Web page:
Analysis Of "Mr Bleaney" By Philip Larkin

996 words - 4 pages Free Write a critical appreciation of the poem making comment on the poetic devices used to create an atmosphere of existential despair.The poem "Mr Bleaney" by Philip Larkin was written in 1955, when the Second World War was still in everybody's mind. It tells the story of a man (probably the poet himself) who rents a room and discovers by looking at the apartment the monotonous life of the person who used to live there Mr Bleaney. By the end of the

The Main Idea Of The Poem "Aubade" By Philip Larkin

461 words - 2 pages pretend we never die."(Lines 22-24). You can't trick your mind with death because it will always be there no matter what.Another great point that Larkin discusses in his poem is that no one can escape death. Even if you are this all mighty brave human, you still experience death. "Being brave/ Lets no one off the grave."(Lines 38-39). So we as humans shouldn't try to be brave in front of death because its going to get you no matter what.Even though

liberal humanism vs critical theory - college - essay

506 words - 3 pages Free reading as we know it. This theory insists that the best way to study literature was to study the text itself, disregarding anything outside of the text, including the author, historical context or any reviews of critics of the text. In summary, this meant the text should be an isolated subject. The second track of literary theory looks at the text as a key to understanding questions and ideas beyond the text. Rather then centring on the text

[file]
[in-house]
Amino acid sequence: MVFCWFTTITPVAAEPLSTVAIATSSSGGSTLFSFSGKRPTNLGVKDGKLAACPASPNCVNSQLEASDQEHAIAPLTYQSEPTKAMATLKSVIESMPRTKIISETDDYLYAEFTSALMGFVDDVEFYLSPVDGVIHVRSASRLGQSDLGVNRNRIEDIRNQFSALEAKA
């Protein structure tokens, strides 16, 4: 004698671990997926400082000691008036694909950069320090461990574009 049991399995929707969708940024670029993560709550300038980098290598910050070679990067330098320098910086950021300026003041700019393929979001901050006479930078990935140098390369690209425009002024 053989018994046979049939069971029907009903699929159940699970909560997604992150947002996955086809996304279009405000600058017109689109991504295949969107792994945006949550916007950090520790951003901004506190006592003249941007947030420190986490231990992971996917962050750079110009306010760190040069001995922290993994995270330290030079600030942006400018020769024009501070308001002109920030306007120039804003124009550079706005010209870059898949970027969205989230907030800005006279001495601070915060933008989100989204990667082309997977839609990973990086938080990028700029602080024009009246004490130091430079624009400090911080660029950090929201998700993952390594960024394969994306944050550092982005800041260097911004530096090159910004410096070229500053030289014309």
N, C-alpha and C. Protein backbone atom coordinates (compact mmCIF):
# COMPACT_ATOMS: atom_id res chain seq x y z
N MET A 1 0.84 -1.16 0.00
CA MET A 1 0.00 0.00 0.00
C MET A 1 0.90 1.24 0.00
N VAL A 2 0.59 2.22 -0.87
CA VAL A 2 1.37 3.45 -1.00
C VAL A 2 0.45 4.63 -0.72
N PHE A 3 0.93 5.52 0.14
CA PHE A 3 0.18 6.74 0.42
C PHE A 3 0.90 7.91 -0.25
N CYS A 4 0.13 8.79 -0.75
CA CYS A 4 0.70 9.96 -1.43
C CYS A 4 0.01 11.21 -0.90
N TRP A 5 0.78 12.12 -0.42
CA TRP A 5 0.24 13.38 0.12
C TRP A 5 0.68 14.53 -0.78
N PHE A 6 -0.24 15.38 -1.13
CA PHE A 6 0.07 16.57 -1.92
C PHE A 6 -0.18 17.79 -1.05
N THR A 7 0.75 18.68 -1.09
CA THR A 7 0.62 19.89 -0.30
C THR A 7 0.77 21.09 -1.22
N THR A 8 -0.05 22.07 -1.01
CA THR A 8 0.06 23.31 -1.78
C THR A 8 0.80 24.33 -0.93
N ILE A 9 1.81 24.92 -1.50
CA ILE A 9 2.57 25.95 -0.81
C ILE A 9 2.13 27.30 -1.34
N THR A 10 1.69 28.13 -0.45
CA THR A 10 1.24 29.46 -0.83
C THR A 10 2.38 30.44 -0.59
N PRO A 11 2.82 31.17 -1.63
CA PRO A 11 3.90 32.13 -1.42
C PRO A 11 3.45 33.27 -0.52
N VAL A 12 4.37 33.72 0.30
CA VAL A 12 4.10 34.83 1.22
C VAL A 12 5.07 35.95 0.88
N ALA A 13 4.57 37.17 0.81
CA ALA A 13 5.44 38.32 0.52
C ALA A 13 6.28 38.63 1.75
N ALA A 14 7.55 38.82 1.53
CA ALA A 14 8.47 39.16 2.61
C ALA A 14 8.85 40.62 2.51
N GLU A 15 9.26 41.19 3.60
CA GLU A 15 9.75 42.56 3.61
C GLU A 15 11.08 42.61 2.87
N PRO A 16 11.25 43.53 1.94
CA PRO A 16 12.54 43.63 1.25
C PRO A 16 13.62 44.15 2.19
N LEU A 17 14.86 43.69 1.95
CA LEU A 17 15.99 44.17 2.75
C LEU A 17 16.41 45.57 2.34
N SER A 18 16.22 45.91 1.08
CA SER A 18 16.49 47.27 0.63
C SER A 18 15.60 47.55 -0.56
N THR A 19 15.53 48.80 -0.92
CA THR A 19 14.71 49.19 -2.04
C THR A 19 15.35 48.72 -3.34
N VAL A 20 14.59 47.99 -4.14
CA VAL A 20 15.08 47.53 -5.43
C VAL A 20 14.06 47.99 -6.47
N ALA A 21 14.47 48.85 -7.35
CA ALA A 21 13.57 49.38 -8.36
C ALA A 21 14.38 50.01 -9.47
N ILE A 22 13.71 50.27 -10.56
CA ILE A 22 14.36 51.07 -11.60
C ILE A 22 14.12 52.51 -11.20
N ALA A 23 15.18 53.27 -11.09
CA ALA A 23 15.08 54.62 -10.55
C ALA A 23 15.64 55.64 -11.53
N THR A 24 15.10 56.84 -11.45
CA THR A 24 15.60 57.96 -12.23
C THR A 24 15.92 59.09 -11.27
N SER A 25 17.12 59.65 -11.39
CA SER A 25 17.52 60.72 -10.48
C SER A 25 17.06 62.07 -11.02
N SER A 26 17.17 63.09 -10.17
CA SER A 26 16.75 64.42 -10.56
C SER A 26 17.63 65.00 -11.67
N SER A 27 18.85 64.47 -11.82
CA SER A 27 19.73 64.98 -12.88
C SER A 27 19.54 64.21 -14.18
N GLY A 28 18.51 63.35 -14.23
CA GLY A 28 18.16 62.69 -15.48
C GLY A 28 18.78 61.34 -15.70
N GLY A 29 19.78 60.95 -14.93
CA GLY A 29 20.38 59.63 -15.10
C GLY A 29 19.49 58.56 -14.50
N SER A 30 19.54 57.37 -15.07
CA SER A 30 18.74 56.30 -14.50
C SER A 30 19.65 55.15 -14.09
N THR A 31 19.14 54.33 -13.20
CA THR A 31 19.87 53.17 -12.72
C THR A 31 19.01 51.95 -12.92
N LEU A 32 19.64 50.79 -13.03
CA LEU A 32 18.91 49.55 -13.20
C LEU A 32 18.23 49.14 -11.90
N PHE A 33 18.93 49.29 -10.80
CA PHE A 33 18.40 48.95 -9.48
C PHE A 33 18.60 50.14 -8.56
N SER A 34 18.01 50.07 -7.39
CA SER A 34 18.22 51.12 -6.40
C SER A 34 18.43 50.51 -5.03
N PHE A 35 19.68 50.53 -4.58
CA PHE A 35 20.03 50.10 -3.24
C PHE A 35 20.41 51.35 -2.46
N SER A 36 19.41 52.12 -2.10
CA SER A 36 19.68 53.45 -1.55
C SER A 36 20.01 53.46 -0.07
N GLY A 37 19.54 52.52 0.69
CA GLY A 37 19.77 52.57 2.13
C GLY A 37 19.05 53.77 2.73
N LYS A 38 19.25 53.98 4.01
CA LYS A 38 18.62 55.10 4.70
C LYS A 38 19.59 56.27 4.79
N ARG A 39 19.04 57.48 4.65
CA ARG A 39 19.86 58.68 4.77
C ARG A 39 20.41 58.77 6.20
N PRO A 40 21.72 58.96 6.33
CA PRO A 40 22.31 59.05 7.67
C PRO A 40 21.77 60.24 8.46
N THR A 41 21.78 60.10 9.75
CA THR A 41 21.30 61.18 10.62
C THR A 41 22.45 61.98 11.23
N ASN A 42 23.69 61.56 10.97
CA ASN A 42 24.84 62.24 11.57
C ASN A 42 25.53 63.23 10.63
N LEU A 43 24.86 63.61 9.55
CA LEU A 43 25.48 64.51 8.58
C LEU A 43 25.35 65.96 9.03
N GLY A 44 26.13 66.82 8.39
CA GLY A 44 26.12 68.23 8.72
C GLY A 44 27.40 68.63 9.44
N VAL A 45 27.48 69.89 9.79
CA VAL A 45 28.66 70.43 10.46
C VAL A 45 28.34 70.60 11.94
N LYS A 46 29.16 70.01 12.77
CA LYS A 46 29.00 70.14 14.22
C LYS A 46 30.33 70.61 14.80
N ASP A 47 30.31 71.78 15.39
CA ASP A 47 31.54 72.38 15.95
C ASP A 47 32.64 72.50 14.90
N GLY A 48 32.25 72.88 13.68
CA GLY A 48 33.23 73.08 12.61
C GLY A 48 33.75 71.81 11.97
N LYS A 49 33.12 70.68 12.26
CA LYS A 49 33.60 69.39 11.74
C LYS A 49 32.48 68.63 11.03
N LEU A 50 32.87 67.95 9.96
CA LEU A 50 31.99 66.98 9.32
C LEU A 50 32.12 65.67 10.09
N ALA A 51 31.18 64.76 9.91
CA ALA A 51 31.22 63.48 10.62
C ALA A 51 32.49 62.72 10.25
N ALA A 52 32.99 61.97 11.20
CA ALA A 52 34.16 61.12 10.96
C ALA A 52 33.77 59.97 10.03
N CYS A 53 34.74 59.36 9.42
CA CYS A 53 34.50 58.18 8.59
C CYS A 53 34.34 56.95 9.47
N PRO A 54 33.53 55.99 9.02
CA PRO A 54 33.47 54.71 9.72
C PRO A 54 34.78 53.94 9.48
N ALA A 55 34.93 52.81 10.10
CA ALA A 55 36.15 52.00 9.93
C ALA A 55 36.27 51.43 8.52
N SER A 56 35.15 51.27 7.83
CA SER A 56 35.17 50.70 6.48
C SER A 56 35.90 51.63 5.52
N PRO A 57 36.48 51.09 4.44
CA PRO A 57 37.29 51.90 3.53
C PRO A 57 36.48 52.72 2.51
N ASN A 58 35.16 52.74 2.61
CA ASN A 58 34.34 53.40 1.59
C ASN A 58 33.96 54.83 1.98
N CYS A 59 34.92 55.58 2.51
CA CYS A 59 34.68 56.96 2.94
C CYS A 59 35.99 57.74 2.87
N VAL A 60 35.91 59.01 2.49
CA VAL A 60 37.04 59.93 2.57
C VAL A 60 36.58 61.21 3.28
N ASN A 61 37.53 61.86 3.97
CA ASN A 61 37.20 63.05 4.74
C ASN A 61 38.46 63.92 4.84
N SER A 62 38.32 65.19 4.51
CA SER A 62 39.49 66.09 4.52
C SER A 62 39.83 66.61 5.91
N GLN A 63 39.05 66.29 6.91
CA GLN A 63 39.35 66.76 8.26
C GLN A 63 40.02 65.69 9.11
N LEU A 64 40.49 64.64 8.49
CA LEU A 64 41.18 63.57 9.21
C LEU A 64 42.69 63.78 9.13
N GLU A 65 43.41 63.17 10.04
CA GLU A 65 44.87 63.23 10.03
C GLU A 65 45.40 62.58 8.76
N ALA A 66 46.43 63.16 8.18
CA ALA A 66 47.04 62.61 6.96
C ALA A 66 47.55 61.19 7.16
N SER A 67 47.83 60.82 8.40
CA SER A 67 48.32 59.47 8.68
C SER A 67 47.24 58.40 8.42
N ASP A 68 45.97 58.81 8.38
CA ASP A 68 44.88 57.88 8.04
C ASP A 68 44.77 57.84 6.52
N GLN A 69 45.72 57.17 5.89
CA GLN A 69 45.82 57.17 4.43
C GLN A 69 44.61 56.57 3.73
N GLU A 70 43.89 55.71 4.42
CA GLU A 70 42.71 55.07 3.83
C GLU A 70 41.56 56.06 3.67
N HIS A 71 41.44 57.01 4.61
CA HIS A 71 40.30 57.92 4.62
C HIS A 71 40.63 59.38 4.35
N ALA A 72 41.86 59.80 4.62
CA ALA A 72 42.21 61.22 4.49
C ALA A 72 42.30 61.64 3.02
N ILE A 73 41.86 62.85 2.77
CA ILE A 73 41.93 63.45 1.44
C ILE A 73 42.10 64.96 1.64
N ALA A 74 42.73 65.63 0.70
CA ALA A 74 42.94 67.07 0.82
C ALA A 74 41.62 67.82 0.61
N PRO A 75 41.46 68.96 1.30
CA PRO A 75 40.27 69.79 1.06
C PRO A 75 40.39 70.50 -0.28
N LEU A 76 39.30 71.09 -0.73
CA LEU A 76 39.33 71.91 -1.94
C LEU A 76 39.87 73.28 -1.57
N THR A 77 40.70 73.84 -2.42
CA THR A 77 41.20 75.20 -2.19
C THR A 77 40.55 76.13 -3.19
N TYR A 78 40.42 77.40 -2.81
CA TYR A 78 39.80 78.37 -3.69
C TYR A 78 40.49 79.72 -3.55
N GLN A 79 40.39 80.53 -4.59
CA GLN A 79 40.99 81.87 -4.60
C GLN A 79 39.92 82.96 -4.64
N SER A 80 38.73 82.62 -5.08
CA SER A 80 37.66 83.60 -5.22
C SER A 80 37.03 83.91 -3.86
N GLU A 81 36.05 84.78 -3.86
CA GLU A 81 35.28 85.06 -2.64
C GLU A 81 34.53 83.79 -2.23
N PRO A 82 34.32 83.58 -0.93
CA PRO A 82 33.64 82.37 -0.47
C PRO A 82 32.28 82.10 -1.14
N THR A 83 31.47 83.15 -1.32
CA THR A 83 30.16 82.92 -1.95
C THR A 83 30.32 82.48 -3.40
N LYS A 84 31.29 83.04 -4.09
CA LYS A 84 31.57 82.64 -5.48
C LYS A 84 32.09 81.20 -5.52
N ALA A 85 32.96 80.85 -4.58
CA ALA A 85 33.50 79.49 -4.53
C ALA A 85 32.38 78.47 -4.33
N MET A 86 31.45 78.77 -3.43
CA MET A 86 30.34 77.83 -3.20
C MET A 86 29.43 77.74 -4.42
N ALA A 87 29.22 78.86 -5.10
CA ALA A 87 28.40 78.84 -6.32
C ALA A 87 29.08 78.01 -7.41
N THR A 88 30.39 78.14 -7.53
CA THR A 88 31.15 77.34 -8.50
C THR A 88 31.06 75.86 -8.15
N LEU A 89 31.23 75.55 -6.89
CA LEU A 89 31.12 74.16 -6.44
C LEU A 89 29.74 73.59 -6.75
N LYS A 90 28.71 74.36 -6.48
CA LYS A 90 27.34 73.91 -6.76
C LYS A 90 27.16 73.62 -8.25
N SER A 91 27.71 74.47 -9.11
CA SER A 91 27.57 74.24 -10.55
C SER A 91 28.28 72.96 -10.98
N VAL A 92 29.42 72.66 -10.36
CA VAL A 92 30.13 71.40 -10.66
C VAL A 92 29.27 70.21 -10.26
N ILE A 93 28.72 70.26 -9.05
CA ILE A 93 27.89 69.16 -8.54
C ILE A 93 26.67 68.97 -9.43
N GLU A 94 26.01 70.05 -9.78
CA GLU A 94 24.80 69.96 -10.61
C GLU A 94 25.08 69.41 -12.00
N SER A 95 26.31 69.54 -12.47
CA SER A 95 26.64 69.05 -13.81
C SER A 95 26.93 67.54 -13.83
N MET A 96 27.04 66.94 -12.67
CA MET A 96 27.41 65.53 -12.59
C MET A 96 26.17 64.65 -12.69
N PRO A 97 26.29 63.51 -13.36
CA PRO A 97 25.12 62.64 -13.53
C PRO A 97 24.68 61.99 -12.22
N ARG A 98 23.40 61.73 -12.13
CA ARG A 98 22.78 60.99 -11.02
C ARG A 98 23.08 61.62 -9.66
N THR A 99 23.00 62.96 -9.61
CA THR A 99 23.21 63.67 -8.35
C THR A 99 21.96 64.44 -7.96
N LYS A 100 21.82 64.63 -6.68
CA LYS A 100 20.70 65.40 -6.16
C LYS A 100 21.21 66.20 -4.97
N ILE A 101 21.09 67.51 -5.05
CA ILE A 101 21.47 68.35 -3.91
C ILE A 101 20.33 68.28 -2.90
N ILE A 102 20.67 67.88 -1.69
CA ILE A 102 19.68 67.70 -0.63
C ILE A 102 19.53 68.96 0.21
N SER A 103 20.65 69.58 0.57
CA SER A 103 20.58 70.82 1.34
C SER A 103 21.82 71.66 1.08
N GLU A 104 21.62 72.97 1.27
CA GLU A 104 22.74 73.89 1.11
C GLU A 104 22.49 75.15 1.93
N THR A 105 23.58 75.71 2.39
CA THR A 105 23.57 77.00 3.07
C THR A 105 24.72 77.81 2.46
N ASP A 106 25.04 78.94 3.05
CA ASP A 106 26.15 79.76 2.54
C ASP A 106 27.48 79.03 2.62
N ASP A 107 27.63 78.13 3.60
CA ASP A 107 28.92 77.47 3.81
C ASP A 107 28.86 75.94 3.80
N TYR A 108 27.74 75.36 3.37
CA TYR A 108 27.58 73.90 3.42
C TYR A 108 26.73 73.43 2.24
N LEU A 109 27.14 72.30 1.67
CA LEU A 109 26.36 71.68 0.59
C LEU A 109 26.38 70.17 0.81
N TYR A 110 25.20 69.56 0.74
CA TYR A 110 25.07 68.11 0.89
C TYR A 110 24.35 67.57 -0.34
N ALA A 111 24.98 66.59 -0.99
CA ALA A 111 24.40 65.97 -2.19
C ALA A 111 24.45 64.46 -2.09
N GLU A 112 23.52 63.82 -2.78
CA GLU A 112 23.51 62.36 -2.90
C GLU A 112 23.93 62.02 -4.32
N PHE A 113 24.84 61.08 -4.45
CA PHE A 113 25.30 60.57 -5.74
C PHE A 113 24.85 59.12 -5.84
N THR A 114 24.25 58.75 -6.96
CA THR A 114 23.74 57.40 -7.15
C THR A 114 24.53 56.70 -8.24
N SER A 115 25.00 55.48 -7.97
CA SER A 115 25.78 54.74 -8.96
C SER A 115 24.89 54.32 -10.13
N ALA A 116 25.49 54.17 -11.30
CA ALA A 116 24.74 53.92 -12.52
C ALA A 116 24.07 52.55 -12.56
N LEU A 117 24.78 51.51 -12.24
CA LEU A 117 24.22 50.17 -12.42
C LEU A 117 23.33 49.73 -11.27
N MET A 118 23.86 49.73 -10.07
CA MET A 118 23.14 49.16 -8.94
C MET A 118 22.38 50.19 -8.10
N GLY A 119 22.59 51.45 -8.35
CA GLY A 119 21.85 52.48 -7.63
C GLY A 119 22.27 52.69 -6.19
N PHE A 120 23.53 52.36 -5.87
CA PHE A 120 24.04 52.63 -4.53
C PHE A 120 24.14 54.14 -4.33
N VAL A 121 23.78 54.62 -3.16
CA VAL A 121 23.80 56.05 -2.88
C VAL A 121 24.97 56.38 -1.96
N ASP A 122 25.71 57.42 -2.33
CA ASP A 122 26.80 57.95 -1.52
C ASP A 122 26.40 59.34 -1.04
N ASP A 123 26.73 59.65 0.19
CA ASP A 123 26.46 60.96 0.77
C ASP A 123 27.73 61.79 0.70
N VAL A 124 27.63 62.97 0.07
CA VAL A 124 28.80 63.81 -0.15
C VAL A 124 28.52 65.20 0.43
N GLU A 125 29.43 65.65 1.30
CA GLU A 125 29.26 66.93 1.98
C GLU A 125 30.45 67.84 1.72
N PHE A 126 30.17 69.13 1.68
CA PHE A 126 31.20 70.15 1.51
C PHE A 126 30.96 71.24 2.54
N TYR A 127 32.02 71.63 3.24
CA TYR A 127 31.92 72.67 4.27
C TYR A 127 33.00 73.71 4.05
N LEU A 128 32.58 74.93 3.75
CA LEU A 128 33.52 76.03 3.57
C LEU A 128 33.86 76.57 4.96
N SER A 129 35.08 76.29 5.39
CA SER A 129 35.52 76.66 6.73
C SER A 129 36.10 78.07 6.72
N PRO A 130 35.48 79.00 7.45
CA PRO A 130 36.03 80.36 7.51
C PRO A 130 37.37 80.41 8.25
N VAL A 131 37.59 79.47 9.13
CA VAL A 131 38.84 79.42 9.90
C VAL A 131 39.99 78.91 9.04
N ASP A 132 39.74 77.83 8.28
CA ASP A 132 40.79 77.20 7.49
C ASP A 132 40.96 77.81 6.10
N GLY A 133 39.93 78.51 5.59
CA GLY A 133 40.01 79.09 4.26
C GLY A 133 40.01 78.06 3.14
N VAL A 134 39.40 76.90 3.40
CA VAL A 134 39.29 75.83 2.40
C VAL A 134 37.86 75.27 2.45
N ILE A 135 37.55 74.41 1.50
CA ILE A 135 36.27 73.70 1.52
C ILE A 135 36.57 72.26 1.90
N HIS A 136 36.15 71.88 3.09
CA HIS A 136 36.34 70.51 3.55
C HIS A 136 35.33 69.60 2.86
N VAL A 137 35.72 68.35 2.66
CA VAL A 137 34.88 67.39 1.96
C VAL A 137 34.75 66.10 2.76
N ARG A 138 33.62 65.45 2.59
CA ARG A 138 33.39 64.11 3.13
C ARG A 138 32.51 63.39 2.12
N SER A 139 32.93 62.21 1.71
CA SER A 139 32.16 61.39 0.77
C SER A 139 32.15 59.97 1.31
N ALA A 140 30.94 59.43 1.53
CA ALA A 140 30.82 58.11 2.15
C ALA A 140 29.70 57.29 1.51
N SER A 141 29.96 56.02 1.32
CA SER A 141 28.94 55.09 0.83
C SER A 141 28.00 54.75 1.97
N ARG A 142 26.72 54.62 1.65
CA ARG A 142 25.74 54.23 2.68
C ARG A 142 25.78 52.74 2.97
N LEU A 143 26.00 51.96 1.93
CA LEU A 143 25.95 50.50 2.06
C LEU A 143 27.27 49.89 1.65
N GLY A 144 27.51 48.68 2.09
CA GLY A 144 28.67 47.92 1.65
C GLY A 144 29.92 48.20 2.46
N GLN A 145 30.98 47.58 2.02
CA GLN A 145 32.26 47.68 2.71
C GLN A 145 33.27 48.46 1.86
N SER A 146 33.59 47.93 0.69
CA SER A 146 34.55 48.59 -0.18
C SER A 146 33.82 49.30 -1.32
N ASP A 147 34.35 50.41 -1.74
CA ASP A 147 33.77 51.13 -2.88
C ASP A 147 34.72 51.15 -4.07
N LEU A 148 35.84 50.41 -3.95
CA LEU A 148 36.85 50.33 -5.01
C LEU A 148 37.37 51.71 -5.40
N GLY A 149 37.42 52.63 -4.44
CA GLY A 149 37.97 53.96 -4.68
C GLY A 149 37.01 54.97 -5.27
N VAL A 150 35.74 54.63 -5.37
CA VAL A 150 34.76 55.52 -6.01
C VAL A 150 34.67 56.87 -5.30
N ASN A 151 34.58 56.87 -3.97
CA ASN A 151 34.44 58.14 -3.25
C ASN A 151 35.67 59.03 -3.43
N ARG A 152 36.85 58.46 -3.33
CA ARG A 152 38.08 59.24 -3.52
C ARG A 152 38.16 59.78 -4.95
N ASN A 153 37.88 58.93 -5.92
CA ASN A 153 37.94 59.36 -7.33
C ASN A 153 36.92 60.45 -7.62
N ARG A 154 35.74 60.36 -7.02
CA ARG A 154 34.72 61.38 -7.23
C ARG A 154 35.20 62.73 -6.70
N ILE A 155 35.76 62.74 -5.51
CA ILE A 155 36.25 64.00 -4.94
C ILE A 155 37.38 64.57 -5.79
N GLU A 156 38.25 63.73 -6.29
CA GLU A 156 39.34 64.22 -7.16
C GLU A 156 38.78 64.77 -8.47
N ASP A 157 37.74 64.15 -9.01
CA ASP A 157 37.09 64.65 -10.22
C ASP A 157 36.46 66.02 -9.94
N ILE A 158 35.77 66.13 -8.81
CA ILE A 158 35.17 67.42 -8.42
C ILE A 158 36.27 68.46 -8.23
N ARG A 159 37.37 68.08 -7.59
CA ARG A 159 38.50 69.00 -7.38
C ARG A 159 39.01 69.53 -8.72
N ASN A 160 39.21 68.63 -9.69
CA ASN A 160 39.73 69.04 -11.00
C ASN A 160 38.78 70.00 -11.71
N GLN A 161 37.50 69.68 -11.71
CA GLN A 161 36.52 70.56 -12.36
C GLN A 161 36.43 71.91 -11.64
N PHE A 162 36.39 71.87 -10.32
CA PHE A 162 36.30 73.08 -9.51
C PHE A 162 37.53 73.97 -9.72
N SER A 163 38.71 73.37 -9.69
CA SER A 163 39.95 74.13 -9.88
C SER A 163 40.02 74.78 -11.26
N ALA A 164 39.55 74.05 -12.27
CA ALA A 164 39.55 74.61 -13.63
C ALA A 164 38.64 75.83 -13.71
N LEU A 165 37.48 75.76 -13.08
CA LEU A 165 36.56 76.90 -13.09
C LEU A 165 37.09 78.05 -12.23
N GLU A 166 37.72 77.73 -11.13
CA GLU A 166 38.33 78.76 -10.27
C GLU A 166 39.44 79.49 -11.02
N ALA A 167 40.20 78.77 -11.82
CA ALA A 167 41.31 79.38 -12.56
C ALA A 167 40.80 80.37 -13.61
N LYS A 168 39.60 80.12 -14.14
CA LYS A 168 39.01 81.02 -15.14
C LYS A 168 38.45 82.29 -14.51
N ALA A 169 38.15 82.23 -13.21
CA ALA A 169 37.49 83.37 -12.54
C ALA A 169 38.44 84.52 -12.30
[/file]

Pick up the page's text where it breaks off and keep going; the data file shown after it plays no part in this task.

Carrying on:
Critical Essay on Heart of Darkness - Patrician Brothers College Fairfield - Essay

1955 words - 8 pages exigency towards exposing European Imperialism and Colonialism. Through Marlow, the main character and most often the narrator in the text, Conrad puts forth his notions towards the avarice in the European self, and how that amongst other things has led to the ruthless Colonising of vulnerably susceptible societies. 'Heart of Darkness,' is an amalgamation of a journey towards ‘The Congo,’ (the heart of Africa) and the unveiling of the European kind

The ones who walk away from the Omelas - College of Charleston - critical essay

867 words - 4 pages Darien The Ones Who Walk Away From Omelas: Critical Analysis The author begins this short story vividly comparing the city and citizens of Omelas to a “city in a fairytale”. He scripts a city full of “sunshine flickers”, “children playing”, and “citizens smiling” to emphasize the positivity and perfection of this Omelas society. In almost every fairytale there is a villian set in place for the meer purpose of allowing the citizens to understand

analysis of bullet in the brain - queens college - close reading